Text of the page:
Bangalore:They said he couldn't perform in international cricket. They said he was good only for IPL and domestic cricket. He proved them wrong tonight. Yusuf Pathan engineered an improbable win for India with a violent hundred, his first in ODIs, and perhaps sealed a World Cup berth for himself. It looked grim for India when they were tottering at 188 for 5 in the 34th over, after the fall of Rohit Sharma, but Pathan pulled off a heist. One game doesn't guarantee a successful future of course but Pathan left his past behind with a potentially career-changing innings on a drizzly Bangalore night. His century overshadowed a superbly-crafted 98 from James Franklin that had allowed New Zealand to reach a daunting total.
Pathan declared his intent with two brutal shots. The first came in the 37th over, when play resumed after a one-hour rain break that didn't reduce any overs and left India needing 113 runs from 14. Yusuf launched a Daniel Vettori delivery into screaming fans beyond long-on and clubbed a length delivery from Kyle Mills over the roof at cow corner. A couple of quiet overs followed but Pathan roused himself in a violent 43rd over: he smashed Mills for three fours - a lofted hit overs cover and two flicks past short fine-leg - before crashing a length delivery for six over midwicket. And when he brought up his maiden hundred with a pulled six, off Andy McKay in the next over, the game was all but over. He found support in Saurabh Tiwary, who intelligently rotated the strike, and the pair gave India a 4-0 lead in the series.
It was an incredible effort considering India had lagged behind for a major part of the chase. McKay's twin strikes to remove Gautam Gambhir and Virat Kohli in the 10th over and Nathan McCullum's double-strike to dismiss Yuvraj Singh and Parthiv Patel, who hit his maiden fifty, had pushed India on the back foot. And when Tim Southee had Rohit Sharma hitting straight to mid-off, New Zealand would have been thinking about the win, but Yusuf crushed their hopes with a blinder.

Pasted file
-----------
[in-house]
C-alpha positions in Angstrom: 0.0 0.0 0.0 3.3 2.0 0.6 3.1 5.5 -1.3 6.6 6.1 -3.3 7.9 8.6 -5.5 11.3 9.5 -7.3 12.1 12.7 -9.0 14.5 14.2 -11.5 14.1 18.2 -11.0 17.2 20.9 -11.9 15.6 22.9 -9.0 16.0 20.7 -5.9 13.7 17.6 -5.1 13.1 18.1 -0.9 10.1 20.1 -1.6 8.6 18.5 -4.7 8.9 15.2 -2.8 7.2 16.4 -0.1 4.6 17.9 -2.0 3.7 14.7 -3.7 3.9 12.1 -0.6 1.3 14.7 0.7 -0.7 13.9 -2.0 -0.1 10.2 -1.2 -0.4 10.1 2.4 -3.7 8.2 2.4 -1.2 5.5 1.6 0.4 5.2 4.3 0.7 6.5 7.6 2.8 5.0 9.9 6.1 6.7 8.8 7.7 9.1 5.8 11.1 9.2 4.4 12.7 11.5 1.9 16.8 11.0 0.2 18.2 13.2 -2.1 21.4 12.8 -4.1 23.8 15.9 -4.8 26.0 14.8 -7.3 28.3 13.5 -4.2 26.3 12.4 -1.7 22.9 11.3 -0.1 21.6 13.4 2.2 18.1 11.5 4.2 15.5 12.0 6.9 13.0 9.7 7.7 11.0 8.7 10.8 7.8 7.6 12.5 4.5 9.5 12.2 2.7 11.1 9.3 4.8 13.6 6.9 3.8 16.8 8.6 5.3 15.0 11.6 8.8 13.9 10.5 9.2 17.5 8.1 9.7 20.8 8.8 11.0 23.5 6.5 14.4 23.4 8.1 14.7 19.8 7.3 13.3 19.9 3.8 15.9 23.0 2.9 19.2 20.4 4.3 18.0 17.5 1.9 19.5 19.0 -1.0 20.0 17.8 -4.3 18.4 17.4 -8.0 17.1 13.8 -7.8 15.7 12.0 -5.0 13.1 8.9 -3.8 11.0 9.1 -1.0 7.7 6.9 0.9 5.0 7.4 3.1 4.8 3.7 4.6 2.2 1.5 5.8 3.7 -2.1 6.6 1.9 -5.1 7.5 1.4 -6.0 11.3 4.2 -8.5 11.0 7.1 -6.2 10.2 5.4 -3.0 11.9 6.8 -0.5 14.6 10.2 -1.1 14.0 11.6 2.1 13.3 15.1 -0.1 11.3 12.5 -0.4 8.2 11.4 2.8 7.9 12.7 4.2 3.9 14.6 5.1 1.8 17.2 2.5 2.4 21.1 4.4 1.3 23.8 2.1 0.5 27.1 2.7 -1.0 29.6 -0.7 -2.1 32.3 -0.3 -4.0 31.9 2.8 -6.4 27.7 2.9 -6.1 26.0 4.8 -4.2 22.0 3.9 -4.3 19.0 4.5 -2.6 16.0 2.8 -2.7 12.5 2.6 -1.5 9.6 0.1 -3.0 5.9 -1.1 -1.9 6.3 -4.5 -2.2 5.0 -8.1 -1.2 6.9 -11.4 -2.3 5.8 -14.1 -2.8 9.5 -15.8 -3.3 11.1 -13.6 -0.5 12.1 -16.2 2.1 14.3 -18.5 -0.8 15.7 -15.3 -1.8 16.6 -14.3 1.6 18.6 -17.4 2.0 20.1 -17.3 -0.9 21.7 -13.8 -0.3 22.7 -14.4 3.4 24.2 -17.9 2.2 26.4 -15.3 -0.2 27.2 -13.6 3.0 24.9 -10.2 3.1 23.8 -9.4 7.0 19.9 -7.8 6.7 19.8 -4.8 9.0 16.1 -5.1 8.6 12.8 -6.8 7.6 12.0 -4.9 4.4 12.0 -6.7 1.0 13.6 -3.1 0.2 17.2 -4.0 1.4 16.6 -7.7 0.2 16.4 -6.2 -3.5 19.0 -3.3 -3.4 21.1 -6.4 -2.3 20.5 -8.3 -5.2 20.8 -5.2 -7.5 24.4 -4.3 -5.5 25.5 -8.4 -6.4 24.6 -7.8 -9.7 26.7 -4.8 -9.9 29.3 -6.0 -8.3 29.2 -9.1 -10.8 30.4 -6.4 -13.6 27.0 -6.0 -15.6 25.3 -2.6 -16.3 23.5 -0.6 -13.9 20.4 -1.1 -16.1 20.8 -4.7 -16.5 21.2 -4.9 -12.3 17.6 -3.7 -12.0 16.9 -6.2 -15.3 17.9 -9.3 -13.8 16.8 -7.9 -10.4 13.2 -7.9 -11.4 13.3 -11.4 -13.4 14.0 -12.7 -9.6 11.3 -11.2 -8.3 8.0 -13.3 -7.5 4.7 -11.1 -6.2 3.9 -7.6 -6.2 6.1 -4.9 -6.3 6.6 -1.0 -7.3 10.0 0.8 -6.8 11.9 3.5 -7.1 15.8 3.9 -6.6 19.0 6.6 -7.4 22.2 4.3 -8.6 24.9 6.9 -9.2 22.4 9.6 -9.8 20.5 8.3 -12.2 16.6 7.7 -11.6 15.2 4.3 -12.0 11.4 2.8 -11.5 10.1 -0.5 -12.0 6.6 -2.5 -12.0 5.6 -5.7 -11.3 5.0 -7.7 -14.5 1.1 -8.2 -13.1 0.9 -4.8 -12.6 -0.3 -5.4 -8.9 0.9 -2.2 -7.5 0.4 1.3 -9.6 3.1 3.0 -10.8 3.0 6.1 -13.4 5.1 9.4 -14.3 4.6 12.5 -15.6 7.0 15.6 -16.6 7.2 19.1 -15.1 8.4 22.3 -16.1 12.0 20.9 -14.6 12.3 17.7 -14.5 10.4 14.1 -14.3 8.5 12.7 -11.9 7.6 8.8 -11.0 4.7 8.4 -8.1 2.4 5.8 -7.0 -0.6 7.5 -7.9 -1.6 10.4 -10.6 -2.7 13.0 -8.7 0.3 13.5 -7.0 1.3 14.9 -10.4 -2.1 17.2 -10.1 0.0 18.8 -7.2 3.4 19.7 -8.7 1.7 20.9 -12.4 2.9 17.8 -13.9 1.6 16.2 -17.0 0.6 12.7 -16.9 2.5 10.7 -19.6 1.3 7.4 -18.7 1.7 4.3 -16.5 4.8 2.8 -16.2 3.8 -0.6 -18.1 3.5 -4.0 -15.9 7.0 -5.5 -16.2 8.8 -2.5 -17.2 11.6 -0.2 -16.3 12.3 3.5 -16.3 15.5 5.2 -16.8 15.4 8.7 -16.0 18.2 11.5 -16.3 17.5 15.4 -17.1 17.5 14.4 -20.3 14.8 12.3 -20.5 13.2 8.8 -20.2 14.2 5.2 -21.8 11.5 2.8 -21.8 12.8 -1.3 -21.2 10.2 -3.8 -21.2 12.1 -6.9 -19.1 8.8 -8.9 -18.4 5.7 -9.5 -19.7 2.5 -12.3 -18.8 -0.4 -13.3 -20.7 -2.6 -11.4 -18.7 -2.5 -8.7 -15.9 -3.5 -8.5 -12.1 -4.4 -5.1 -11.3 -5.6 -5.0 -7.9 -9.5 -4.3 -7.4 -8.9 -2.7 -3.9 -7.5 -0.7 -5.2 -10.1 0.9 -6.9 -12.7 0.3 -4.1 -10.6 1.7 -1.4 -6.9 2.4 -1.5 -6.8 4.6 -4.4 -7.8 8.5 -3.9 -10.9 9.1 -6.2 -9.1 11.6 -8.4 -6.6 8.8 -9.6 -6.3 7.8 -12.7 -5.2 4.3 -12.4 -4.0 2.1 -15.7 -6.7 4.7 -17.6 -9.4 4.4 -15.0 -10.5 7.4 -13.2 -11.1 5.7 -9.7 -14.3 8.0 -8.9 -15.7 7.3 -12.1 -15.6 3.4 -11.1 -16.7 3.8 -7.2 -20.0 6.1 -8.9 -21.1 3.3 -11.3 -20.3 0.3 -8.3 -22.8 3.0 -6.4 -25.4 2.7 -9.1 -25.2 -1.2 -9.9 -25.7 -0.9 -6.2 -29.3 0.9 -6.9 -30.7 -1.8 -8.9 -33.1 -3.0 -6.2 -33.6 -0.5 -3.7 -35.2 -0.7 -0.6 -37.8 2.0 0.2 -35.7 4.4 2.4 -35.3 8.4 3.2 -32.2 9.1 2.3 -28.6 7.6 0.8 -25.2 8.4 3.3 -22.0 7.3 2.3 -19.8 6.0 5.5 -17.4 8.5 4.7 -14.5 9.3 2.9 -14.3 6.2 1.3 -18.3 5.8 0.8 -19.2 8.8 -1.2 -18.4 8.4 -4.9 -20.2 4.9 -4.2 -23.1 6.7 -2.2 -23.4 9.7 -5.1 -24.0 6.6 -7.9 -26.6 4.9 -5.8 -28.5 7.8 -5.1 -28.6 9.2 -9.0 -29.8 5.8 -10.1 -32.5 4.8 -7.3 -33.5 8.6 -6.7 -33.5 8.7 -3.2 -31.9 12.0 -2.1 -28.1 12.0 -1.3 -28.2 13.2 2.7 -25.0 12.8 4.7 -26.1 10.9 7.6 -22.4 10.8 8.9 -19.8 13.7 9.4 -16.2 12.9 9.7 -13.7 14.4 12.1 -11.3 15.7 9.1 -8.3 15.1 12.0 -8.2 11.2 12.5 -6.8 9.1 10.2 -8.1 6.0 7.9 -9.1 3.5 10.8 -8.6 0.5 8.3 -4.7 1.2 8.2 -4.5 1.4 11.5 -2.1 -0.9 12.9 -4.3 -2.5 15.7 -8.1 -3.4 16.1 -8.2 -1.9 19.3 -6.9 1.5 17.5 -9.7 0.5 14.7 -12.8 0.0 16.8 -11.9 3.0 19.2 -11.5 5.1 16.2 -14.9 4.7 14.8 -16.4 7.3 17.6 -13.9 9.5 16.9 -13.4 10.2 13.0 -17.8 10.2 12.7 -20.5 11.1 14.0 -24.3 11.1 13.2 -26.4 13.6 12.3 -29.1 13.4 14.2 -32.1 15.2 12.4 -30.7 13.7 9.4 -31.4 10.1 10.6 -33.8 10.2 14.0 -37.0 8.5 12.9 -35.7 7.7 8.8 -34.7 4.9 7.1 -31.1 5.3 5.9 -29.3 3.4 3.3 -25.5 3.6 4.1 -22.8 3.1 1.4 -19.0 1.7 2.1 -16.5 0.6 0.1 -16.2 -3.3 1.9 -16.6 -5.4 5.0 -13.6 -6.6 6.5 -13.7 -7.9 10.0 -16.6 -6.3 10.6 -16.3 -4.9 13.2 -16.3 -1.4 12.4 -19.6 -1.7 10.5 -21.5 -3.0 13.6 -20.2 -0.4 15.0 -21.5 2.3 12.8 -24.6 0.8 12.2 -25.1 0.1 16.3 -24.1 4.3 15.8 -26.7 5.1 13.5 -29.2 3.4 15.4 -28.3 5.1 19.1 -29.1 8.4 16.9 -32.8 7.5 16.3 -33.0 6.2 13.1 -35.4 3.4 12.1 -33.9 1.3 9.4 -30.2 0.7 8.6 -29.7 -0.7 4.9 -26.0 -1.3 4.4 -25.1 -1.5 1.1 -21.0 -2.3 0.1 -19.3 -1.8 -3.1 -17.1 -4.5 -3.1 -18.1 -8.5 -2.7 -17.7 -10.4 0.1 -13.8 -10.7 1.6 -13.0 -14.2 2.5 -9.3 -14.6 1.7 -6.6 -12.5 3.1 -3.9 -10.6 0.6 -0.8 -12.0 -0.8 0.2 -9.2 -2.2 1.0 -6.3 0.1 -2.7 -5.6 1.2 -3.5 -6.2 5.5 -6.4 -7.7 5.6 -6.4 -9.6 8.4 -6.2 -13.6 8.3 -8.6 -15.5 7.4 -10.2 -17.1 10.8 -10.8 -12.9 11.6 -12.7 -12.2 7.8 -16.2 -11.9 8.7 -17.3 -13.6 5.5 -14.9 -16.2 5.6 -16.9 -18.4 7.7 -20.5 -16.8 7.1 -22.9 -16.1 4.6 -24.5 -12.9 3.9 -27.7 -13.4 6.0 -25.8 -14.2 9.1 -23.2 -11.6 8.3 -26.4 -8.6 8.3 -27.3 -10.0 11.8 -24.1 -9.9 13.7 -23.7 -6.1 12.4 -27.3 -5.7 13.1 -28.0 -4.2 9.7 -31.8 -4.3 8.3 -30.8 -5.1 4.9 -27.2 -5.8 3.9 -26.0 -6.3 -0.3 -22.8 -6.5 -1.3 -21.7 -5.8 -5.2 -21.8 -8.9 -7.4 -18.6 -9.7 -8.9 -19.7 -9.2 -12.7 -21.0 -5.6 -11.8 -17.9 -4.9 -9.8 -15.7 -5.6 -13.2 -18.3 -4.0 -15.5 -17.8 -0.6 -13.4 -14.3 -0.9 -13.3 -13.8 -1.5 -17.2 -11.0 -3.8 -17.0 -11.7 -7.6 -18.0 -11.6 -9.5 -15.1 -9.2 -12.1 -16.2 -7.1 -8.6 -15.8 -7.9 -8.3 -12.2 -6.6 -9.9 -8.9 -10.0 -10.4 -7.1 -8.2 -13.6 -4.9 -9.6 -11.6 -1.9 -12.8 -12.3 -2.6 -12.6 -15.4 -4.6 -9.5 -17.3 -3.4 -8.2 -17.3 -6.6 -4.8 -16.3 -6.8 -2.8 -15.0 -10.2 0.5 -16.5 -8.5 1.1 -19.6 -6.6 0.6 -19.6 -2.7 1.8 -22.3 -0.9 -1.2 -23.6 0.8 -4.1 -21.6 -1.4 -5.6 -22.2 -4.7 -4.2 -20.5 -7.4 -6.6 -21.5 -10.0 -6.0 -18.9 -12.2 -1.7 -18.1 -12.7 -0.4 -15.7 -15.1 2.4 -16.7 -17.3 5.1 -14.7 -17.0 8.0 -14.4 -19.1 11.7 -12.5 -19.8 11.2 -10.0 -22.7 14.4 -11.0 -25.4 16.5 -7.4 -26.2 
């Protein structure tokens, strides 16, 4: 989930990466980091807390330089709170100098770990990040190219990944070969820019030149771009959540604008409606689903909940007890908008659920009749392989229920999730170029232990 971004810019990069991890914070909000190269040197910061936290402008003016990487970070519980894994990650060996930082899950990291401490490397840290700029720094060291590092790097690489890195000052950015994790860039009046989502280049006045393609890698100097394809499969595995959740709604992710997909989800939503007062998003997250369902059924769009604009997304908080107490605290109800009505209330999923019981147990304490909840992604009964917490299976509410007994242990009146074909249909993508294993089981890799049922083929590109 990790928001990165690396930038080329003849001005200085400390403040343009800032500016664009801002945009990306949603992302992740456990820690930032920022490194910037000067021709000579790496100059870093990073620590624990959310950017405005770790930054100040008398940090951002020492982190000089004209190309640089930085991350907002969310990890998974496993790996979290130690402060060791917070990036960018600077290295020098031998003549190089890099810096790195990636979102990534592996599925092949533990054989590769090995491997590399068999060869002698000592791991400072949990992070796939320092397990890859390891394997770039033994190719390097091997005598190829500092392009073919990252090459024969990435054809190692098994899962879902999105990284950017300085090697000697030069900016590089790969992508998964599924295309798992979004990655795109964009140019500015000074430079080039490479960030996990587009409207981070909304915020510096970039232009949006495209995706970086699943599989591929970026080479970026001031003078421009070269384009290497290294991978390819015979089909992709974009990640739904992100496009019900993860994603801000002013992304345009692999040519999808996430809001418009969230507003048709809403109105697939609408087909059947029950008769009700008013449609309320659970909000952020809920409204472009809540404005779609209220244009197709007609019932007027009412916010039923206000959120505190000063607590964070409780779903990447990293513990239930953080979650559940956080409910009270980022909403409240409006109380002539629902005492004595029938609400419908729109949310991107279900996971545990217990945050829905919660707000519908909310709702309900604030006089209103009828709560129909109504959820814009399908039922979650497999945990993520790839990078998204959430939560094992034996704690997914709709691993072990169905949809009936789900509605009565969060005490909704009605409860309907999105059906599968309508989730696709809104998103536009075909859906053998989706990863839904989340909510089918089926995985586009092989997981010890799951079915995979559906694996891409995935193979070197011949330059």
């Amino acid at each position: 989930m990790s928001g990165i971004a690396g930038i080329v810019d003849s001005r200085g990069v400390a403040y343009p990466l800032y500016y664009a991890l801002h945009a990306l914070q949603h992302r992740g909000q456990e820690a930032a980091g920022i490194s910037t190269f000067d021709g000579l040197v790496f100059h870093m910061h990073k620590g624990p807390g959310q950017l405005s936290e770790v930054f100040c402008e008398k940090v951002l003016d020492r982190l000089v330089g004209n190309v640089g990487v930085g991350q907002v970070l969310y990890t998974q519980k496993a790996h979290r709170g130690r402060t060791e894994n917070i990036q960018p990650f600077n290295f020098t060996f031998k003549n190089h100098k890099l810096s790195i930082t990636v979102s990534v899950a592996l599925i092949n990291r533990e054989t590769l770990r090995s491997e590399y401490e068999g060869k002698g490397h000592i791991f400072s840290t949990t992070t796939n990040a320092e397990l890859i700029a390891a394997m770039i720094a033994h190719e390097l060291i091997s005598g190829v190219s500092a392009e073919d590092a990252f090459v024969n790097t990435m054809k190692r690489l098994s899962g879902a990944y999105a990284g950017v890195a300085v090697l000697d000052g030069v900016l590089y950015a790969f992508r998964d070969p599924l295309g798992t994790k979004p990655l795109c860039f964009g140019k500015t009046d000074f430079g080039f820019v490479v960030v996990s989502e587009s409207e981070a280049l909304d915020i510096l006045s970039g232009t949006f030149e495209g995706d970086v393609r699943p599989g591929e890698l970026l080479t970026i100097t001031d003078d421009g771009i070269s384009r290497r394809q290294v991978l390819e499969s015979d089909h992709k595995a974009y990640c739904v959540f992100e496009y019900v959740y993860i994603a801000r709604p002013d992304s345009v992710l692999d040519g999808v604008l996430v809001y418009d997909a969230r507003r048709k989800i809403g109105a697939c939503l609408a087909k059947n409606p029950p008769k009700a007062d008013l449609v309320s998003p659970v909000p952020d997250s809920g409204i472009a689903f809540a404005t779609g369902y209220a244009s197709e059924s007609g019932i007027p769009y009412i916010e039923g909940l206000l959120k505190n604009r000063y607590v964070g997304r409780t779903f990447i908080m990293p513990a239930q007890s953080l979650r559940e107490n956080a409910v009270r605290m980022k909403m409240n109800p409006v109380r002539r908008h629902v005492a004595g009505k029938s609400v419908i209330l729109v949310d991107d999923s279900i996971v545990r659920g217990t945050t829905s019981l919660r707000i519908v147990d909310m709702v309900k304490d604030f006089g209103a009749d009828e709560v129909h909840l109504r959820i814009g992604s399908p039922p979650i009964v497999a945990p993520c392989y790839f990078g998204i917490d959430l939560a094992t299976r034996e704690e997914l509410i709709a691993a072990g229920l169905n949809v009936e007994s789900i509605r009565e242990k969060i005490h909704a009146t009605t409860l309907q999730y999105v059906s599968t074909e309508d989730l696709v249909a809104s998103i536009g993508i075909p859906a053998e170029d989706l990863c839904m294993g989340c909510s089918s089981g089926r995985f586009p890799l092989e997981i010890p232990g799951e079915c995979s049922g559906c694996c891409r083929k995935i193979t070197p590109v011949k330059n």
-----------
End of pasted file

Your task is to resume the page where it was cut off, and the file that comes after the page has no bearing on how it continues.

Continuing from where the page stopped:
As good as their batting was in the end overs, their death bowling nearly lost India the game. Franklin's knock provided the perfect climax to New Zealand's spirited approach; the openers attacked to take them to 91 for 2 in the 14th over and the middle-order adapted to the fall of wickets - rebuilding at a slower pace before Franklin's final flourish.
Franklin looted 22 runs in the final over, bowled by Nehra, with some wickedly entertaining big hits: he smashed the second delivery to the straight boundary, the third over long-off, the fourth to midwicket, and the fifth to the wide long-off boundary. It was not, however, a knock of such fury and adrenalin from the start. He had built his innings with conventional shots, such as the one in 47th over, when he was batting with the tail and was under some pressure. He sashayed down the track to Yusuf Pathan, who had just picked up two wickets, and nonchalantly flicked him wide of the deep midwicket fielder. No manic rush or desperation, he simply carried on with his style, sweeping the spinners and flicking and square-driving the seamers to get to his fifty. Only in the final two overs did he explode. It seemed he had done enough to win the game for his team, especially after India's top-order had collapsed, but Yusuf seized the day.